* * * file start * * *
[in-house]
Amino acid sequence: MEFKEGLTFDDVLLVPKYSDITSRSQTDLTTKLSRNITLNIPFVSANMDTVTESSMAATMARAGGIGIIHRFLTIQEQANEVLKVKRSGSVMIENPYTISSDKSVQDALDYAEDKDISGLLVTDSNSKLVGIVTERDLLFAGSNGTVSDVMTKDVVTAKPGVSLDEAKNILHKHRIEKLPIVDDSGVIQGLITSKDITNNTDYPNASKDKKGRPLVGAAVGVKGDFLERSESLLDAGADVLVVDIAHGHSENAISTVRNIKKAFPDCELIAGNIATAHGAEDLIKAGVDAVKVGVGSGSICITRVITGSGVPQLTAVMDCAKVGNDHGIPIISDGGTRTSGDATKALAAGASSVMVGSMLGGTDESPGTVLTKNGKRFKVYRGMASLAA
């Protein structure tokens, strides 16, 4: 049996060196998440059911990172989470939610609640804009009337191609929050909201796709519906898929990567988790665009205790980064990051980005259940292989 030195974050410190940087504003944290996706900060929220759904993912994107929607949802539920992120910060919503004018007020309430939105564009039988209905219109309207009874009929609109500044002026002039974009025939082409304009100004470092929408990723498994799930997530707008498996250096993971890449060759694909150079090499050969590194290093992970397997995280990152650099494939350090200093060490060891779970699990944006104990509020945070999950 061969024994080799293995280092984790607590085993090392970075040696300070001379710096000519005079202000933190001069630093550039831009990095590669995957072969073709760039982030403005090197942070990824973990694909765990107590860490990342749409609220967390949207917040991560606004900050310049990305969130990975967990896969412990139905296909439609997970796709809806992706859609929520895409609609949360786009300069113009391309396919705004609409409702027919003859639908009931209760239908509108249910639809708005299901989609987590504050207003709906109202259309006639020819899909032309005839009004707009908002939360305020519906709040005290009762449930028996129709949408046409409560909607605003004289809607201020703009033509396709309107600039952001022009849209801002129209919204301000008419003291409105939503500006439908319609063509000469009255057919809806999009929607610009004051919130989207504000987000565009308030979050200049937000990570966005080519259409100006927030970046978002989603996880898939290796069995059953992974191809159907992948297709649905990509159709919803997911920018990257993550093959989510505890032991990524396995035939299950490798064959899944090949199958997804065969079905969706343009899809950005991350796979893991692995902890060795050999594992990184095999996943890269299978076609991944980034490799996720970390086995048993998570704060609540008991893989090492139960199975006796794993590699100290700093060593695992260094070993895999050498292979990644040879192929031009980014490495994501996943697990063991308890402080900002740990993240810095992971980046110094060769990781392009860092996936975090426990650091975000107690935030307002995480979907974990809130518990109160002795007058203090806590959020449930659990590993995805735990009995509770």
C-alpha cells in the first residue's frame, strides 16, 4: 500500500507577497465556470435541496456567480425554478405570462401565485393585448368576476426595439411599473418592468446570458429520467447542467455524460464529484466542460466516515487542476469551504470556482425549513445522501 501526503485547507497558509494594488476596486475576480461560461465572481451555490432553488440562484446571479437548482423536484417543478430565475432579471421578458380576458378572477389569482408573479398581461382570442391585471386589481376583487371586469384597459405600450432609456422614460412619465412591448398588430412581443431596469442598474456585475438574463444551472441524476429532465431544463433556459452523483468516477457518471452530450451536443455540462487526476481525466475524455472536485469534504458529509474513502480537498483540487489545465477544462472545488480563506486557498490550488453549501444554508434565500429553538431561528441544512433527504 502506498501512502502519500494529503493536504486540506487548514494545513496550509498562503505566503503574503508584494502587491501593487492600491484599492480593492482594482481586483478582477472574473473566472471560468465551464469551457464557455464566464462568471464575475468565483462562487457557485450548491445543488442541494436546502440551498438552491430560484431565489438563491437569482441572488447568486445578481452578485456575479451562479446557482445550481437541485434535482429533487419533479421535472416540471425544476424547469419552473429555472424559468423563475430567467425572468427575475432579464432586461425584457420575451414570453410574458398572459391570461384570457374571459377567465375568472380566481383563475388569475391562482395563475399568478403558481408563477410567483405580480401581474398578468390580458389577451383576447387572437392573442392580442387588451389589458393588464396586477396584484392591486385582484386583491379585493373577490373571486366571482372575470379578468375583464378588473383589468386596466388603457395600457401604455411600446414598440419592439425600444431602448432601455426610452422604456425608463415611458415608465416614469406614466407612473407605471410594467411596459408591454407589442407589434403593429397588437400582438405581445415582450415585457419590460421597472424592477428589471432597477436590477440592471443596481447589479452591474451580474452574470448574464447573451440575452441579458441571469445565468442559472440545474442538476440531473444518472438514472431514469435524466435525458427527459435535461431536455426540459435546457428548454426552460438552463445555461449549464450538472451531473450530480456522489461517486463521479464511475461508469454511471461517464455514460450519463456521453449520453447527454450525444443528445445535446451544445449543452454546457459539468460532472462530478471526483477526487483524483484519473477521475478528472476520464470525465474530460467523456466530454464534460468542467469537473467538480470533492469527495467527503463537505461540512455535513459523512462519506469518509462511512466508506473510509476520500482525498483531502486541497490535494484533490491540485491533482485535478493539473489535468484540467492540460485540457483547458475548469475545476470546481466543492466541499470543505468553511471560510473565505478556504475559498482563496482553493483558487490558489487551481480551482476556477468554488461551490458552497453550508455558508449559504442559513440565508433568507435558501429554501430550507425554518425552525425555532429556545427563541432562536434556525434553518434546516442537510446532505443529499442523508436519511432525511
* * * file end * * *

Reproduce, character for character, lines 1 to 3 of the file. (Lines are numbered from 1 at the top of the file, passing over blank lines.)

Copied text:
[in-house]
Amino acid sequence: MEFKEGLTFDDVLLVPKYSDITSRSQTDLTTKLSRNITLNIPFVSANMDTVTESSMAATMARAGGIGIIHRFLTIQEQANEVLKVKRSGSVMIENPYTISSDKSVQDALDYAEDKDISGLLVTDSNSKLVGIVTERDLLFAGSNGTVSDVMTKDVVTAKPGVSLDEAKNILHKHRIEKLPIVDDSGVIQGLITSKDITNNTDYPNASKDKKGRPLVGAAVGVKGDFLERSESLLDAGADVLVVDIAHGHSENAISTVRNIKKAFPDCELIAGNIATAHGAEDLIKAGVDAVKVGVGSGSICITRVITGSGVPQLTAVMDCAKVGNDHGIPIISDGGTRTSGDATKALAAGASSVMVGSMLGGTDESPGTVLTKNGKRFKVYRGMASLAA
């Protein structure tokens, strides 16, 4: 049996060196998440059911990172989470939610609640804009009337191609929050909201796709519906898929990567988790665009205790980064990051980005259940292989 030195974050410190940087504003944290996706900060929220759904993912994107929607949802539920992120910060919503004018007020309430939105564009039988209905219109309207009874009929609109500044002026002039974009025939082409304009100004470092929408990723498994799930997530707008498996250096993971890449060759694909150079090499050969590194290093992970397997995280990152650099494939350090200093060490060891779970699990944006104990509020945070999950 061969024994080799293995280092984790607590085993090392970075040696300070001379710096000519005079202000933190001069630093550039831009990095590669995957072969073709760039982030403005090197942070990824973990694909765990107590860490990342749409609220967390949207917040991560606004900050310049990305969130990975967990896969412990139905296909439609997970796709809806992706859609929520895409609609949360786009300069113009391309396919705004609409409702027919003859639908009931209760239908509108249910639809708005299901989609987590504050207003709906109202259309006639020819899909032309005839009004707009908002939360305020519906709040005290009762449930028996129709949408046409409560909607605003004289809607201020703009033509396709309107600039952001022009849209801002129209919204301000008419003291409105939503500006439908319609063509000469009255057919809806999009929607610009004051919130989207504000987000565009308030979050200049937000990570966005080519259409100006927030970046978002989603996880898939290796069995059953992974191809159907992948297709649905990509159709919803997911920018990257993550093959989510505890032991990524396995035939299950490798064959899944090949199958997804065969079905969706343009899809950005991350796979893991692995902890060795050999594992990184095999996943890269299978076609991944980034490799996720970390086995048993998570704060609540008991893989090492139960199975006796794993590699100290700093060593695992260094070993895999050498292979990644040879192929031009980014490495994501996943697990063991308890402080900002740990993240810095992971980046110094060769990781392009860092996936975090426990650091975000107690935030307002995480979907974990809130518990109160002795007058203090806590959020449930659990590993995805735990009995509770």